CONCLUSION: The high reliance upon animal-based foods would not have necessarily elicited unfavorable blood lipid profiles because of the hypolipidemic effects of high dietary protein (19-35% energy) and the relatively low level of dietary carbohydrate (22-40% energy). Although fat intake (28-58% energy) would have been similar to or higher than that found in Western diets, it is likely that important qualitative differences in fat intake, including relatively high levels of MUFA and PUFA and a lower omega-6/omega-3 fatty acid ratio, would have served to inhibit the development of CVD. Other dietary characteristics including high intakes of antioxidants, fiber, vitamins and phytochemicals along with a low salt intake may have operated synergistically with lifestyle characteristics (more exercise, less stress and no smoking) to further deter the development of CVD.


American Journal of Clinical Nutrition, Vol. 72, No. 6, 1589-1590, December 2000
© 2000 American Society for Clinical Nutrition


Letters to the Editor

Macronutrient estimations in hunter-gatherer diets
Loren Cordain, Janette Brand Miller, S Boyd Eaton and Neil Mann
Department of Health and Exercise Science Colorado State University Fort Collins, CO 80523 E-mail:
Department of Biochemistry University of Sydney Sydney, NSW 2006 Australia
Departments of Radiology and Anthropology Emory University Atlanta, GA 30322
Department of Food Science Royal Melbourne Institute of Technology University GPO Box 2476V Melbourne, VIC 3001 Australia

Dear Sir:

We disagree with the editorial (1) that accompanied our recent article on hunter-gatherer plant-animal subsistence ratios (2). Milton appears to have misinterpreted our findings as well as Lee's (3) original analysis of the Ethnographic Atlas (4).

Within the nutritional community, it is common knowledge that the quantitative and qualitative lipid composition of domesticated meats is vastly different from that found in wild game. Game meat contains lower proportions of fat, especially saturated fat, than does meat from grain-fed domesticated animals, even on a whole-carcass basis (5). Nowhere in our article did we recommend that people should eat high-fat, domesticated livestock. Our take-home messages were that hunter-gatherer diets were higher in protein and lower in carbohydrate than are current Western diets or dietary guidelines and that this macronutrient balance may provide insight into potentially therapeutic diets. If any implication were to be inferred, it would be that dietary fat should emulate fat sources found in game meat and organs (high in n-3 fats, low in n-6 fats, and high in monounsaturated fats).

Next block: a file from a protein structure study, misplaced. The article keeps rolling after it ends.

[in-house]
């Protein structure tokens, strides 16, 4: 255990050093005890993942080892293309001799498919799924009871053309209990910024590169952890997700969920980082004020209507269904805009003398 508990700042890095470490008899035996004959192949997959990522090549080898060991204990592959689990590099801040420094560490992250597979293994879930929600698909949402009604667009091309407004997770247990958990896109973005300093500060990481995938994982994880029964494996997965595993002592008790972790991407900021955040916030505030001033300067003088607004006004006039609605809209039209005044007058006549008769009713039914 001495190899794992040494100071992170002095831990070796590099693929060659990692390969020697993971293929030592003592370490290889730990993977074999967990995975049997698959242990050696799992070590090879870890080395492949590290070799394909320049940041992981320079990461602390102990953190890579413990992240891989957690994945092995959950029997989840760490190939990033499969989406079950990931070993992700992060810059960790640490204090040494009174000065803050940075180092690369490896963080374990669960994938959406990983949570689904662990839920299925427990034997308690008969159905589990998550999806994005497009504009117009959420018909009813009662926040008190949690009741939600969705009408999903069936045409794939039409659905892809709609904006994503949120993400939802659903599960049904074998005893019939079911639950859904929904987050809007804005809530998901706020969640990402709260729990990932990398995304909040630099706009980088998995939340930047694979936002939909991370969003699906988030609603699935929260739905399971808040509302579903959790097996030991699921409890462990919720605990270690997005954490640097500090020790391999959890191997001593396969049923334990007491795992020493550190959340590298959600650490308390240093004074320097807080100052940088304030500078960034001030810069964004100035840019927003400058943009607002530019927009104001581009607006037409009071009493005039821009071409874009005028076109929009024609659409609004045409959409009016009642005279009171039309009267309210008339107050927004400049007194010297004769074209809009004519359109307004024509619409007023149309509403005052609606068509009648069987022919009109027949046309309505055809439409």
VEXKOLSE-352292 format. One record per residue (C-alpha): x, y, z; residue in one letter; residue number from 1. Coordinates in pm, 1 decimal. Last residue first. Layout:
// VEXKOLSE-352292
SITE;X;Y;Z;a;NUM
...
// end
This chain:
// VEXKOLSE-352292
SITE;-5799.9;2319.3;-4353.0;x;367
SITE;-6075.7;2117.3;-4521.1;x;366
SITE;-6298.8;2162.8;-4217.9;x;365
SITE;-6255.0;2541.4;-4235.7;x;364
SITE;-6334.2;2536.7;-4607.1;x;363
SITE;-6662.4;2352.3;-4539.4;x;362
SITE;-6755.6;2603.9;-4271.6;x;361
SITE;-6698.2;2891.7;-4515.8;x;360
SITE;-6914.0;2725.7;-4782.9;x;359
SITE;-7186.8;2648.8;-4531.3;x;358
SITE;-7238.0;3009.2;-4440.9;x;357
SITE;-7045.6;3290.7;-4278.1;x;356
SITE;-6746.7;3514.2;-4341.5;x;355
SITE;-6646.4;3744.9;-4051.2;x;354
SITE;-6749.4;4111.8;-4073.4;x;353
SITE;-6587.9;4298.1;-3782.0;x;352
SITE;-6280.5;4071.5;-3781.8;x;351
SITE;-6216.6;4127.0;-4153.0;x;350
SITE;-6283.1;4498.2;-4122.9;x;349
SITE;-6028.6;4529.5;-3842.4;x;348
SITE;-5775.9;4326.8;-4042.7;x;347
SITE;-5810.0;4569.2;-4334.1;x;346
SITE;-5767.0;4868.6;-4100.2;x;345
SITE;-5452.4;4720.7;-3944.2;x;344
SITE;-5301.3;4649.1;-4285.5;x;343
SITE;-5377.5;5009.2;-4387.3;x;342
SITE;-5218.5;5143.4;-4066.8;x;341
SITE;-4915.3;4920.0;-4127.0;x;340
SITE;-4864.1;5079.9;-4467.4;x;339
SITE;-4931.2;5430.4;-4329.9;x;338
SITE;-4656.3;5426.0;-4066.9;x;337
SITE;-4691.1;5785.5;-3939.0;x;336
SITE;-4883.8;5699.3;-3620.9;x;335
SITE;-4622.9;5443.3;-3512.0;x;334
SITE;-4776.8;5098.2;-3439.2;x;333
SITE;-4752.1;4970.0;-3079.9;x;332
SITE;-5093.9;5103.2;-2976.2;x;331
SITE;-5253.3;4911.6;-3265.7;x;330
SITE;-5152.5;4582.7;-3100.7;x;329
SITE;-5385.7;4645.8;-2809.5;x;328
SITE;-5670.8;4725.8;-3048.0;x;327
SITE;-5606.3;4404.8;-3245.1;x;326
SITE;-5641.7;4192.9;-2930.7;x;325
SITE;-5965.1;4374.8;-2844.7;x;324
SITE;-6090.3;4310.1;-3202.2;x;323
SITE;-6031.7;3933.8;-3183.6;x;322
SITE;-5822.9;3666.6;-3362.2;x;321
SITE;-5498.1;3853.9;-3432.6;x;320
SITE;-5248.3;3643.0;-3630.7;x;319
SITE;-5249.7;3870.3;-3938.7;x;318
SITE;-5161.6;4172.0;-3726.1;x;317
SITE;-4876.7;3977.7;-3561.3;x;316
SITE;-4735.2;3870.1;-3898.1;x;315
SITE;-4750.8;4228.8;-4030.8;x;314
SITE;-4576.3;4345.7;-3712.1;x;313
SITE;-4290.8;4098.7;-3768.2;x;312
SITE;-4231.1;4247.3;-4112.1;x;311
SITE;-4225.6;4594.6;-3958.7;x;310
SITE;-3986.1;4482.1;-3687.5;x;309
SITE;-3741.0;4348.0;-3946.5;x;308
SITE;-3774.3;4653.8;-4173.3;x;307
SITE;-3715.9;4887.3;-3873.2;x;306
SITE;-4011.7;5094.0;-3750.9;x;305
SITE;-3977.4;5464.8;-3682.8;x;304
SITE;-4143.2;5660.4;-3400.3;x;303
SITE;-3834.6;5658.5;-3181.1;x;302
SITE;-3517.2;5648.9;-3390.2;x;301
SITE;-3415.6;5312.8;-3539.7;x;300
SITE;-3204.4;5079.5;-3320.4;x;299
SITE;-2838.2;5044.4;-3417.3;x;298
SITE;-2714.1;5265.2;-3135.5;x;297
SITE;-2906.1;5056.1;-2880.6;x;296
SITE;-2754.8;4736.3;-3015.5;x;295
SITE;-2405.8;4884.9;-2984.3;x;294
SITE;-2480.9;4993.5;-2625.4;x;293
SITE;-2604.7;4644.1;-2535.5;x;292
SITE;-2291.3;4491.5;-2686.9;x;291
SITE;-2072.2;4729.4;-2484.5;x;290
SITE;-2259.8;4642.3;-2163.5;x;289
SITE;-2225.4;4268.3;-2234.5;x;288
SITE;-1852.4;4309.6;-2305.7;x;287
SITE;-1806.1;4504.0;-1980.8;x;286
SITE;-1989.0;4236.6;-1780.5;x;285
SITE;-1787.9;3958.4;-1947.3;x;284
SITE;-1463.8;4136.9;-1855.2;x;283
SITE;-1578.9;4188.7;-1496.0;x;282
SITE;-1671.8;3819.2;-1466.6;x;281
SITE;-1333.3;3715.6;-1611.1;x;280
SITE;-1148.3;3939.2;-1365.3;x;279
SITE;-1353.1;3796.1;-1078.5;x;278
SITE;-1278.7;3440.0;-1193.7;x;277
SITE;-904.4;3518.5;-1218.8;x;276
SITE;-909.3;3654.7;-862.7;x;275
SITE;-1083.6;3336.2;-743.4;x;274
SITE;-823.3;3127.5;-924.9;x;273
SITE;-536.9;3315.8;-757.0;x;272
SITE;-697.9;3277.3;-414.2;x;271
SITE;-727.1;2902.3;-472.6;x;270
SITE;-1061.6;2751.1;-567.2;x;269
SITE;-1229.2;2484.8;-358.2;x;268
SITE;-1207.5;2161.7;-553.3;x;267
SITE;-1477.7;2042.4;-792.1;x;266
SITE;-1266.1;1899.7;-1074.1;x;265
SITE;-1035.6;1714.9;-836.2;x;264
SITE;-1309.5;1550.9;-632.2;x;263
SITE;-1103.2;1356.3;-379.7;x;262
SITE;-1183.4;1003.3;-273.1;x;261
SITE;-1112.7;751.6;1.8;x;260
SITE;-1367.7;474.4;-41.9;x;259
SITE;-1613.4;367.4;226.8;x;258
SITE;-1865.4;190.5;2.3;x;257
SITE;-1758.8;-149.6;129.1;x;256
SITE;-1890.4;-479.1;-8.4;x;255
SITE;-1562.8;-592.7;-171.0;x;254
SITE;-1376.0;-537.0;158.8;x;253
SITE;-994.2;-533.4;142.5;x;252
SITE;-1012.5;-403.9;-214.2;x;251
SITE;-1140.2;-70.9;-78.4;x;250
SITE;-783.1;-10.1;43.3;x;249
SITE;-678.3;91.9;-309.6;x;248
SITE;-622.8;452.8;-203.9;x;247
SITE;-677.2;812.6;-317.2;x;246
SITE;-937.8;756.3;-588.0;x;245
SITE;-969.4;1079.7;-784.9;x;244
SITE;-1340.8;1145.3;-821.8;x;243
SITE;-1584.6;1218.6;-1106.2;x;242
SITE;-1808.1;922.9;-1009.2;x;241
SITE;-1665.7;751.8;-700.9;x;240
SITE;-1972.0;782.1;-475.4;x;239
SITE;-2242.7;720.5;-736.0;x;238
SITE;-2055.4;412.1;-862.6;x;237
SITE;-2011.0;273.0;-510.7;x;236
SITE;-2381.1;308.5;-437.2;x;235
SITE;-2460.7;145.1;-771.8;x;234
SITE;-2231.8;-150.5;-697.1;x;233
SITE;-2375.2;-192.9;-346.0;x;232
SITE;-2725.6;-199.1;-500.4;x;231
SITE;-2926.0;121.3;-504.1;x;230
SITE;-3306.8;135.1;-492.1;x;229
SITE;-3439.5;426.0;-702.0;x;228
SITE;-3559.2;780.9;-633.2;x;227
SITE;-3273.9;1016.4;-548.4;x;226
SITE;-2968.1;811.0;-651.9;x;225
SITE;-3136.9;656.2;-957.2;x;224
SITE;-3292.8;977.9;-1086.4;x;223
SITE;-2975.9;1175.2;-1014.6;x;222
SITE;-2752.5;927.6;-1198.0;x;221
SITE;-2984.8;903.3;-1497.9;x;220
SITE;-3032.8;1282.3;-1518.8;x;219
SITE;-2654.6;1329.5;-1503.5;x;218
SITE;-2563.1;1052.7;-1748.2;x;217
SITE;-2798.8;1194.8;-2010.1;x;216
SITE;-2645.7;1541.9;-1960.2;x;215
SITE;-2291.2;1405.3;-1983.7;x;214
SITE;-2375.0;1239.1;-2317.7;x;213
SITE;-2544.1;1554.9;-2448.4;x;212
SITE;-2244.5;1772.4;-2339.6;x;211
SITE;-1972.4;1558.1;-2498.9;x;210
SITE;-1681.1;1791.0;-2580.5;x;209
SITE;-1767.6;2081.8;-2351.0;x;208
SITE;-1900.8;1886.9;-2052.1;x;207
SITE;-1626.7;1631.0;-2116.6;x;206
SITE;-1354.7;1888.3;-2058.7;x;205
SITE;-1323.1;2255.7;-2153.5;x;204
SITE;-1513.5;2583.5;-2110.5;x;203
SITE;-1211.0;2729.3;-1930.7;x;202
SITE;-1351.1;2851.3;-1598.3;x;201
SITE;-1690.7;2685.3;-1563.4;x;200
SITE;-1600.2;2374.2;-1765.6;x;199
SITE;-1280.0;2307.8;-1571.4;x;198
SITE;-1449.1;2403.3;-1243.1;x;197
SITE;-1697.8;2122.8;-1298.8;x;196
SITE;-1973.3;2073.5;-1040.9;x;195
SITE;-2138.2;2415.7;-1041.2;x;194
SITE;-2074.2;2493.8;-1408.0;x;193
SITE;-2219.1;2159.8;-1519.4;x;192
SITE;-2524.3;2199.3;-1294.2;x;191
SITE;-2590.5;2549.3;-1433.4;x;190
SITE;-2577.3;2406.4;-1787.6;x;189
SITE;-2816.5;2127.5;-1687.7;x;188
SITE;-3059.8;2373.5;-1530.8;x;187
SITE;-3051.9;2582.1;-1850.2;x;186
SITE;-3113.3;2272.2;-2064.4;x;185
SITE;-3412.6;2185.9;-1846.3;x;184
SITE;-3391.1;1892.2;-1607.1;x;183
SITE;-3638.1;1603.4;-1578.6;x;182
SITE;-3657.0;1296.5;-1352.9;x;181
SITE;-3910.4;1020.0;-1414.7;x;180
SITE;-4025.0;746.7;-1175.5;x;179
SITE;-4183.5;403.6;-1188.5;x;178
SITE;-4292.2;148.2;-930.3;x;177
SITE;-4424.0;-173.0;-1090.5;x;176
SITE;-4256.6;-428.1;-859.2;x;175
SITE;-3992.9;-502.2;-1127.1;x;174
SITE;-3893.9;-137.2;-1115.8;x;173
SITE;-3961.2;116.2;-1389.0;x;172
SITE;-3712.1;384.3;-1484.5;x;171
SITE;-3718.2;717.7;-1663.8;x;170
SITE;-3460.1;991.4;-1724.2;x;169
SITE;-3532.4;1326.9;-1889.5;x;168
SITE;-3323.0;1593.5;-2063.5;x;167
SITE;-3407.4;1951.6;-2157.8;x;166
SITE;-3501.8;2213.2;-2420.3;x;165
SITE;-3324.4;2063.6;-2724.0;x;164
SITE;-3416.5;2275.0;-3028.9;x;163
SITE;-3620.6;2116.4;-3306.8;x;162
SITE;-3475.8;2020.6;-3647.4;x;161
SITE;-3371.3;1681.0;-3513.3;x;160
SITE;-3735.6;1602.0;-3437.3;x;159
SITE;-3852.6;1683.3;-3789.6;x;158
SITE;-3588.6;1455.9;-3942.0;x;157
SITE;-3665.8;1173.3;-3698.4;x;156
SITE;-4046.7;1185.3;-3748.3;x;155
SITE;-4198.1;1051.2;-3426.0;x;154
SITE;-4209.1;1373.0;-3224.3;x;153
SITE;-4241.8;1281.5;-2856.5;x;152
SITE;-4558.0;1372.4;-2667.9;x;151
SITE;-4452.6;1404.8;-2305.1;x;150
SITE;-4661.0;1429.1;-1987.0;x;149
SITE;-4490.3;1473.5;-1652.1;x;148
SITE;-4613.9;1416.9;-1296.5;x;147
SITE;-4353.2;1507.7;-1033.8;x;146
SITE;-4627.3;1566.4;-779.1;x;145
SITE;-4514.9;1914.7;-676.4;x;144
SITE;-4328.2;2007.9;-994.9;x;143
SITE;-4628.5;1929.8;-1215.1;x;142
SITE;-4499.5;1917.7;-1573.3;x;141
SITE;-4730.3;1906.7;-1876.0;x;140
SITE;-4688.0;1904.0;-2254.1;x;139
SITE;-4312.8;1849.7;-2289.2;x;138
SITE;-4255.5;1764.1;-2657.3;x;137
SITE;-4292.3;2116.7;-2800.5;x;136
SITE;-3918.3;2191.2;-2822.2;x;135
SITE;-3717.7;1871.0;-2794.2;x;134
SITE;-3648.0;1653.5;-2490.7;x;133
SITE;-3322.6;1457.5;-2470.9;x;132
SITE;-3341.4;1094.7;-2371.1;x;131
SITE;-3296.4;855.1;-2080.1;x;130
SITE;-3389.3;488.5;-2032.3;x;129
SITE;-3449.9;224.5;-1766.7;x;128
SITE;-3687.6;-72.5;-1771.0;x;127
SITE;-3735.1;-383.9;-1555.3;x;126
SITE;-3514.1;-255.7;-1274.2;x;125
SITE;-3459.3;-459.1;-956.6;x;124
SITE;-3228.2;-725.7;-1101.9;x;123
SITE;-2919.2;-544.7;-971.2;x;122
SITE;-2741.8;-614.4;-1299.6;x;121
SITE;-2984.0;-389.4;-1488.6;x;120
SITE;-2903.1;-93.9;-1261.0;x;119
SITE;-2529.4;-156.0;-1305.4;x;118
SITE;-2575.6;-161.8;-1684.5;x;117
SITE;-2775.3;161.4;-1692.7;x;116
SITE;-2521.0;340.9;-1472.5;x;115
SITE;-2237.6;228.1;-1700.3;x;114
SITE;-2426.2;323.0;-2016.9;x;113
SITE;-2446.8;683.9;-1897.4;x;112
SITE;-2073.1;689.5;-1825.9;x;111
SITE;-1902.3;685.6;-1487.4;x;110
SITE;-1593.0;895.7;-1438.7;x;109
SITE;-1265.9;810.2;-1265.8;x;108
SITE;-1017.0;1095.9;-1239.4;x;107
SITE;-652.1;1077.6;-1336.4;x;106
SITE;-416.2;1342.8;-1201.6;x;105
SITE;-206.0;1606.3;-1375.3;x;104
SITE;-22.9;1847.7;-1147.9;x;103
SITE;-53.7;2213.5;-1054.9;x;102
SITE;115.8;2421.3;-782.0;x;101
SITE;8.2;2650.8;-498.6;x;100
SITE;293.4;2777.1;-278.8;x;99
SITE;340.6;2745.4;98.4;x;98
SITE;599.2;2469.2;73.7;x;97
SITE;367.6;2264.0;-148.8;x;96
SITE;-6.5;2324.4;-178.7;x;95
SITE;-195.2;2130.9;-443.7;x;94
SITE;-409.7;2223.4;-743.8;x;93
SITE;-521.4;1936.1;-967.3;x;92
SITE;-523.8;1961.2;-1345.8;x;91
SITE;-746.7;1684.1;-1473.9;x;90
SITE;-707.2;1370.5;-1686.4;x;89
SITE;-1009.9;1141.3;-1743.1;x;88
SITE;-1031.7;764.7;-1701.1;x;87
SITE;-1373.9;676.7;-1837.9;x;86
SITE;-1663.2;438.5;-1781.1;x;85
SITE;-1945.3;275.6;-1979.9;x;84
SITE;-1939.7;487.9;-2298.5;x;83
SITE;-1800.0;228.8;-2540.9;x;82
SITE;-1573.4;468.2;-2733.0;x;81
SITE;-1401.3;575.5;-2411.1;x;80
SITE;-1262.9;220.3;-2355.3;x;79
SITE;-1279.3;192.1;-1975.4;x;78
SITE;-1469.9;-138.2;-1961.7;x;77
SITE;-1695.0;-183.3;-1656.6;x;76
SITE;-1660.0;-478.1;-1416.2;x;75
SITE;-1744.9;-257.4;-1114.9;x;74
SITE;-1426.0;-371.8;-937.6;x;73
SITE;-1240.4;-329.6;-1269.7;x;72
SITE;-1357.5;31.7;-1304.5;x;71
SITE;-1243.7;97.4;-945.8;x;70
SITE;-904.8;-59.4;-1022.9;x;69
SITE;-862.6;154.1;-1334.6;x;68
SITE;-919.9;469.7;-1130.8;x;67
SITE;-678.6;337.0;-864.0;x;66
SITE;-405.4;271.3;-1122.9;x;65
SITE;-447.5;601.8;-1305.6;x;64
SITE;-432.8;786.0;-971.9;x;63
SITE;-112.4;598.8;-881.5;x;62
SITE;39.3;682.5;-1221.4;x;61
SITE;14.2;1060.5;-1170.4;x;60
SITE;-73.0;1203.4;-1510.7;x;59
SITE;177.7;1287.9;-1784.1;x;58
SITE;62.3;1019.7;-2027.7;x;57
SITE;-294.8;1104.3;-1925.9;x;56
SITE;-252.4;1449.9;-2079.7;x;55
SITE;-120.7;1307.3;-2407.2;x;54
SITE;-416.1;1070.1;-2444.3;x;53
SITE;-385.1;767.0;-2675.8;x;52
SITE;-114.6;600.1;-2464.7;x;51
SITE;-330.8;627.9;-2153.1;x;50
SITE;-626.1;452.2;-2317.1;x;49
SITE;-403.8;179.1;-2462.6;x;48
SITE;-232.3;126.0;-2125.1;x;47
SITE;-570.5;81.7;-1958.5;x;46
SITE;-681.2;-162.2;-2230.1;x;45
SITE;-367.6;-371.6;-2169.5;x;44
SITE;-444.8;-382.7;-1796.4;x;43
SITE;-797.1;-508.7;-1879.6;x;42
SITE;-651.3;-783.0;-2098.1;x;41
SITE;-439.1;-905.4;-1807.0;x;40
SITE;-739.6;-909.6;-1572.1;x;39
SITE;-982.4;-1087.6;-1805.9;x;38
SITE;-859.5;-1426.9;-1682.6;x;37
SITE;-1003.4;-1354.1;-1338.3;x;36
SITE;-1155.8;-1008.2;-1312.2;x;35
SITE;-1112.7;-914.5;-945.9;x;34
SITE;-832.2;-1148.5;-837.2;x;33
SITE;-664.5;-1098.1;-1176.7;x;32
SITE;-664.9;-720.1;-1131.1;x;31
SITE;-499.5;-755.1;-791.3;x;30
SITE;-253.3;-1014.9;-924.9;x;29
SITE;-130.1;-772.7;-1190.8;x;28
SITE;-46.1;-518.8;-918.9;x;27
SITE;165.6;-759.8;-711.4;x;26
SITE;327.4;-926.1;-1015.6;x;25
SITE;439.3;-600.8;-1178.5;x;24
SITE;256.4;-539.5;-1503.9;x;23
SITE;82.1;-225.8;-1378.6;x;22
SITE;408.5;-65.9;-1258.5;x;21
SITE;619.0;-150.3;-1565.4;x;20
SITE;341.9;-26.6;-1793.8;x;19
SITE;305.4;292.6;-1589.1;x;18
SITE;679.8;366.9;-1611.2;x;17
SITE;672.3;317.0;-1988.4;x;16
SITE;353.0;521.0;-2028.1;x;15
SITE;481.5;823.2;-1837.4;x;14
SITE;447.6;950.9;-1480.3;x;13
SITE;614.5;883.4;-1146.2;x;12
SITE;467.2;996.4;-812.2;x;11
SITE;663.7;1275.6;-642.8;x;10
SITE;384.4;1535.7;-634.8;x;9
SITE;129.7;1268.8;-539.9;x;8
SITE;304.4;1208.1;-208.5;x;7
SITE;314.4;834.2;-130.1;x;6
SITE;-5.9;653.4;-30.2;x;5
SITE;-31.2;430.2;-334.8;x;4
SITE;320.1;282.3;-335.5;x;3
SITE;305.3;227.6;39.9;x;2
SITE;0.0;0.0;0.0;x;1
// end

Milton's editorial repeated the same error that has occurred continually in the anthropologic community since Lee published his work 32 y ago (3). Lee did not report the total food intakes derived from animal sources because he did not sum hunted and fished animal foods. This is one of the reasons our reanalysis of the Ethnographic Atlas is original and noteworthy. Although we did not report it in our article, we analyzed Lee's sample of 58 hunter-gatherer societies as a subset and obtained results almost identical to those of our analysis of the entire sample (n = 229). The dependence on hunted and fished foods for subsistence was 86–100% (modal value) and 66–75% (median value). Milton's statement that "emphasis on hunting occurred only in the highest latitudes" is also inaccurate because our analysis of Lee's data showed that there is no correlation (Spearman's rho = 0.01) between dependence on hunting and latitude; on the contrary: as intakes of plant food decrease with increasing latitude, intakes of fished food increase and of hunted animal food stay constant—the same conclusion we reached with our original analysis. The editorial deemphasizes the importance of animal foods in hunter-gatherer diets by citing 2 extreme and nonrepresentative societies, the !Kung and the Hazda, both of which have been shown by the Ethnographic Atlas and modern quantitative studies to maintain high plant-animal subsistence ratios (67:33 and 56:44, respectively). Of the 229 hunter-gatherer societies listed in the Ethnographic Atlas, only 1 other society maintains a plant-animal subsistence ratio as high as that of the !Kung and only 13% maintain a ratio as high or higher than that of the Hazda. A compilation of the few available quantitative dietary studies in hunter-gatherers showed a plant-animal subsistence ratio of 41:59 (6), which is similar to the aggregate value (45:55) we reported in our article.